Plenty of companies are providing customized floor graphics, but you can also look to an unlikely source for crowd-control inspiration: Disney theme parks.

Disney “imagineers” created the term “weenie” to describe an architectural element in their parks that intuitively helps drive foot traffic in a predictable pattern. Cinderella’s castle is one of them. Consider using visual centerpieces and implementing design strategies to direct flow (in addition to cleverly marked decals) in potentially congested areas.

Think About Air Circulation

Proper ventilation is essential. The more dispersed air particles are, the less likely they will congregate in amounts sufficient to cause infection. Health guidelines suggest the risk of contracting the virus outdoors (while still employing physical distancing) is much lower. When planning for your event, make use of open-air spaces, retractable walls, and areas with large windows that open to enhance fresh-air circulation.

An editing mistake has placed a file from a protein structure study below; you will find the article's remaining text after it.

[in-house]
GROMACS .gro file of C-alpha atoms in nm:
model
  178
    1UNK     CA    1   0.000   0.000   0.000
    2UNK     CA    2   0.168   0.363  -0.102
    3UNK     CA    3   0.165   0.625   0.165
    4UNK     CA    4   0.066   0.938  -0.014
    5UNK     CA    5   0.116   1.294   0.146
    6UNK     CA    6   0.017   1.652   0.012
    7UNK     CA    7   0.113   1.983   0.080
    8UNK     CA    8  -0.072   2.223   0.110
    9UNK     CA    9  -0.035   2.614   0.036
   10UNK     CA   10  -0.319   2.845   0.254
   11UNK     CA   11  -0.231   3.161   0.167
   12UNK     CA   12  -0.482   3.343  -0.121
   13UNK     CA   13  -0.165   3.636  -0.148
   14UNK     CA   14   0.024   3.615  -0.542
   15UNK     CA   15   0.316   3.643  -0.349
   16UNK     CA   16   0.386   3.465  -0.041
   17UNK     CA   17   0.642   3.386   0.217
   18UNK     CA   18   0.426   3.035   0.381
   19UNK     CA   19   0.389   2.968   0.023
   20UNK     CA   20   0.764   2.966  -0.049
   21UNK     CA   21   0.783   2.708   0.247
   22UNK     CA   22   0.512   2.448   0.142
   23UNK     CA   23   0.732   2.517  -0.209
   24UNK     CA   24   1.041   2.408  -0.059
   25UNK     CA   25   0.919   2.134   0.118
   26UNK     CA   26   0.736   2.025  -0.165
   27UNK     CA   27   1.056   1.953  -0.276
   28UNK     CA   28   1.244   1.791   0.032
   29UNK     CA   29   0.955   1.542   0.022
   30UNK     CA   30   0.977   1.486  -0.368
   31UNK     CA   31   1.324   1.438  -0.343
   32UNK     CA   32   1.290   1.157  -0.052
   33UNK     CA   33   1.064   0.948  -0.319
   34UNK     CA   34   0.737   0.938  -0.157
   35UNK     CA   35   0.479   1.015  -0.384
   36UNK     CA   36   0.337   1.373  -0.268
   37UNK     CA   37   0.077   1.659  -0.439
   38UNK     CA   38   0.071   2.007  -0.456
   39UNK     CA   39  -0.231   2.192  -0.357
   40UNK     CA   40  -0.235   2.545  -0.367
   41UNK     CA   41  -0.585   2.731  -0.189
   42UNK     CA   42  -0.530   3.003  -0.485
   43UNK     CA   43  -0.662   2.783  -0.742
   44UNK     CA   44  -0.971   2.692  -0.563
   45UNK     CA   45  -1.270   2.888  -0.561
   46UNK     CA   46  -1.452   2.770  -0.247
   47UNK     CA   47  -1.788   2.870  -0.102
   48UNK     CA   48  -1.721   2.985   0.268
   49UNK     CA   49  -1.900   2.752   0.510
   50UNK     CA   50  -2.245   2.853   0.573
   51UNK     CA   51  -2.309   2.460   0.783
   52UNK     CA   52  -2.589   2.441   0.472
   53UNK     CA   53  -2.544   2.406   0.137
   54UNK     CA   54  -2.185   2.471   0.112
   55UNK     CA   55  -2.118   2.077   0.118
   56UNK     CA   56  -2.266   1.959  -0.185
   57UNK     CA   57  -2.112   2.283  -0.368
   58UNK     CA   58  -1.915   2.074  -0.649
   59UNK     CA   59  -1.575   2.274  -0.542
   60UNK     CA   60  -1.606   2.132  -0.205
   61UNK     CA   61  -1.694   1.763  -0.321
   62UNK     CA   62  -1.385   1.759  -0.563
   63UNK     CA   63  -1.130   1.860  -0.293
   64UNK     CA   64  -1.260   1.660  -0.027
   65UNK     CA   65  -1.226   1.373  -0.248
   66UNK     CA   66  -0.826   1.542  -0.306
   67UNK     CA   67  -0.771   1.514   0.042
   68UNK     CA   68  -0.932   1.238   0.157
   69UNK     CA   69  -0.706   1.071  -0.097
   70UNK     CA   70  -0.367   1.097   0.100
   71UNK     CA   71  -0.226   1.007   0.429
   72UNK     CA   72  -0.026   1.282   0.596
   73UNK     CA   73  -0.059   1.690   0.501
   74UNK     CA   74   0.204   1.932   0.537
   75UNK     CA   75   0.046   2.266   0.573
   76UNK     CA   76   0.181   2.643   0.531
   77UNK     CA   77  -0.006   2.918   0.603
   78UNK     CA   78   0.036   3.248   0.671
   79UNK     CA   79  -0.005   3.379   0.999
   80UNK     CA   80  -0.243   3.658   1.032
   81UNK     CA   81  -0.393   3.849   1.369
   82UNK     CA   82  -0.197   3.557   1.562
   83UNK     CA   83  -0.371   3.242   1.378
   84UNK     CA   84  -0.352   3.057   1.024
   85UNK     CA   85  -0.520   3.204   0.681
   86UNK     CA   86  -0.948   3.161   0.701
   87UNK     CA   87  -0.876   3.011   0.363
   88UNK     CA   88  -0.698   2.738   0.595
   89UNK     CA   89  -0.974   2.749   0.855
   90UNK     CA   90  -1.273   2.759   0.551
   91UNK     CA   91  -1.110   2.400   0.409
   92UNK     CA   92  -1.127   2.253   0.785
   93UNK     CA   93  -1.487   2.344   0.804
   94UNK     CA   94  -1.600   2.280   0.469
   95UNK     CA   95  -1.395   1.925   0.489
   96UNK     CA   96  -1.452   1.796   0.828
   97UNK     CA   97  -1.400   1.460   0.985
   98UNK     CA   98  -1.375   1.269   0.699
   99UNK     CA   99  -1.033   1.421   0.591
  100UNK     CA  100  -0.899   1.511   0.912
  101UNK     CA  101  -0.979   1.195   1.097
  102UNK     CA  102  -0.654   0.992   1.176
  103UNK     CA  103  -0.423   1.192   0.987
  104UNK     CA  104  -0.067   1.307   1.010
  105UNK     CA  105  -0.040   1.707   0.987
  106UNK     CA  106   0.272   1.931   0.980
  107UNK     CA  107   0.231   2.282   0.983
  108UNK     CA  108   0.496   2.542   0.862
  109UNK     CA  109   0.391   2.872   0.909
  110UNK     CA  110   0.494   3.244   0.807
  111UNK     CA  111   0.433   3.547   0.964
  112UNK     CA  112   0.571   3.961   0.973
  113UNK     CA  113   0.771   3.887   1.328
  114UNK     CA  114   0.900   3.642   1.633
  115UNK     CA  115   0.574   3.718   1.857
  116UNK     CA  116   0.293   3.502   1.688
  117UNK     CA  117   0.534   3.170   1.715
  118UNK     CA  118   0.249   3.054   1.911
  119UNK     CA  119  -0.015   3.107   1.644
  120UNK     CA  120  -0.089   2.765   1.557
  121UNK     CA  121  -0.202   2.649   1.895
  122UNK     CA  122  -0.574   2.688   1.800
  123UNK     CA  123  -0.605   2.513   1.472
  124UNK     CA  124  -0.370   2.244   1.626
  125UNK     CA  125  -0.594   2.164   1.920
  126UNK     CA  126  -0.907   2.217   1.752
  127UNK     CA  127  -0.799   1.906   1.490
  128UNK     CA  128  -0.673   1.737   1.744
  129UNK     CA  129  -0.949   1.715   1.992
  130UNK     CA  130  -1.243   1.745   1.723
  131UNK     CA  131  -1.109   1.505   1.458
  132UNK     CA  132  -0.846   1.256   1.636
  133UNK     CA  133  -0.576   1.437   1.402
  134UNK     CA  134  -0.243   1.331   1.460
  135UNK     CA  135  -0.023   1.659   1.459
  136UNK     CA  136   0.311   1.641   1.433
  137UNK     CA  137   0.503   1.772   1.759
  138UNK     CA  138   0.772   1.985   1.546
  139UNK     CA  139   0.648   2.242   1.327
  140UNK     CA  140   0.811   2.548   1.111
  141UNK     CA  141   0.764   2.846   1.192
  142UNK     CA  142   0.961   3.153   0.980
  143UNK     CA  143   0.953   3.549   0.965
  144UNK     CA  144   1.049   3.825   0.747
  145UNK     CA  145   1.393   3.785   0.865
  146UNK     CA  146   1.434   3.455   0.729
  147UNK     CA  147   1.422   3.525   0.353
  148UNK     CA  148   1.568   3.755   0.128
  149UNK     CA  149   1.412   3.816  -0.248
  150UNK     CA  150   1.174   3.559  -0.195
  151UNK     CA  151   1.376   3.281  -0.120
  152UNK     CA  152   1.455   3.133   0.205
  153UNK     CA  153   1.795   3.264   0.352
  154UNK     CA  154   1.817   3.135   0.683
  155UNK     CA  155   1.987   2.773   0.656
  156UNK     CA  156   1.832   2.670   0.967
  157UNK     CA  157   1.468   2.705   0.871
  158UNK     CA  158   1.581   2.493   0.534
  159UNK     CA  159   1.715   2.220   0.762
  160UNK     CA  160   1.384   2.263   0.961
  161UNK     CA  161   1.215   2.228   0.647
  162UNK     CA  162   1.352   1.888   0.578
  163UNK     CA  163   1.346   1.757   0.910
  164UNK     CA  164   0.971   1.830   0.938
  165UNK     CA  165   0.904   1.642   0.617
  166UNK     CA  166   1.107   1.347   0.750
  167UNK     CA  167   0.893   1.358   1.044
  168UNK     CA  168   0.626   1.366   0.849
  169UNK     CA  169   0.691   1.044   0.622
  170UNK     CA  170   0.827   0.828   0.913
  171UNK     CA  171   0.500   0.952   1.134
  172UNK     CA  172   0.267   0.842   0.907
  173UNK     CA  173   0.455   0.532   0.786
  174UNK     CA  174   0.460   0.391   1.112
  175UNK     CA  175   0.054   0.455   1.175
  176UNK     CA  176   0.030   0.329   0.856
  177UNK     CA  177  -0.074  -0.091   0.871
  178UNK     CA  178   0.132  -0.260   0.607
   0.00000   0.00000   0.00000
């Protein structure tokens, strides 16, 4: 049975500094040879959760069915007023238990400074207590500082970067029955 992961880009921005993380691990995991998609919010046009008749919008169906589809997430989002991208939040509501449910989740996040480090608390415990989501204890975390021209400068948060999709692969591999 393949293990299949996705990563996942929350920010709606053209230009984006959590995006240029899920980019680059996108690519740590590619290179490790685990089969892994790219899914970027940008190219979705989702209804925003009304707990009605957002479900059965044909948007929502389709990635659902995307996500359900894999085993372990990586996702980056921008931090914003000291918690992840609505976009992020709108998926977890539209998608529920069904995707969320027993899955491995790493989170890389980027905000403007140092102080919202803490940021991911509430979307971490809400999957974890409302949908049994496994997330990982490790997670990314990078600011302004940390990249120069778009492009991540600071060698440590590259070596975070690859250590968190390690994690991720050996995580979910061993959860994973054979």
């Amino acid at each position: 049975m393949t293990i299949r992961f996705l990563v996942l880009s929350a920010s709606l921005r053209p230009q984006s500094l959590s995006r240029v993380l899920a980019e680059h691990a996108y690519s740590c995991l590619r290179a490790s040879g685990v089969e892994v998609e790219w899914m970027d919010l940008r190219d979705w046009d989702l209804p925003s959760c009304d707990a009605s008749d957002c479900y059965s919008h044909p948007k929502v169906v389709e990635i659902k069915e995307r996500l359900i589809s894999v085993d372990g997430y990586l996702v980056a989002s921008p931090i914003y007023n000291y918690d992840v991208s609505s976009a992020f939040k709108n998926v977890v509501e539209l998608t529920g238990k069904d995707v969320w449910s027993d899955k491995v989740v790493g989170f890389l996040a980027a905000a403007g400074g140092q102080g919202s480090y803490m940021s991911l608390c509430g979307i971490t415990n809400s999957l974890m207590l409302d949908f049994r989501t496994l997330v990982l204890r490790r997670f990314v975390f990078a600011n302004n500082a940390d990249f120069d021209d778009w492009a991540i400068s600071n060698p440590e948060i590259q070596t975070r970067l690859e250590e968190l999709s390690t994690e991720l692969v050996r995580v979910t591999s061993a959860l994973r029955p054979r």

When those options aren’t available, don’t assume air filtration is up to par. Talk with your venue about their HVAC and practices. Have air filters been changed recently? Does the system recirculate indoor air (bad) or exchange it for fresh air from the outside (good)? Bathrooms are a special concern, as they are frequently without windows. In such small spaces, it’s crucial exhaust fans are in working order and filters are changed frequently.

Look for third-party certifications such as LEED or WELL, both of which have higher standards for air filtration.

Approach It Like a Designer

It’s not just about where you put the chairs. Room design will be more important than ever as we return to in-person gatherings. Attendees will expect the experience to be worth showing up in person—and to deliver more than information that could be digested through a screen.

So, think about ways new safety implements can be used to drive event messaging, branding and experience. Think, for instance, about cheekily phrased floor markers and dividers with printed decals. How can attendees interact with a space that doesn’t require long bouts of physical crowding?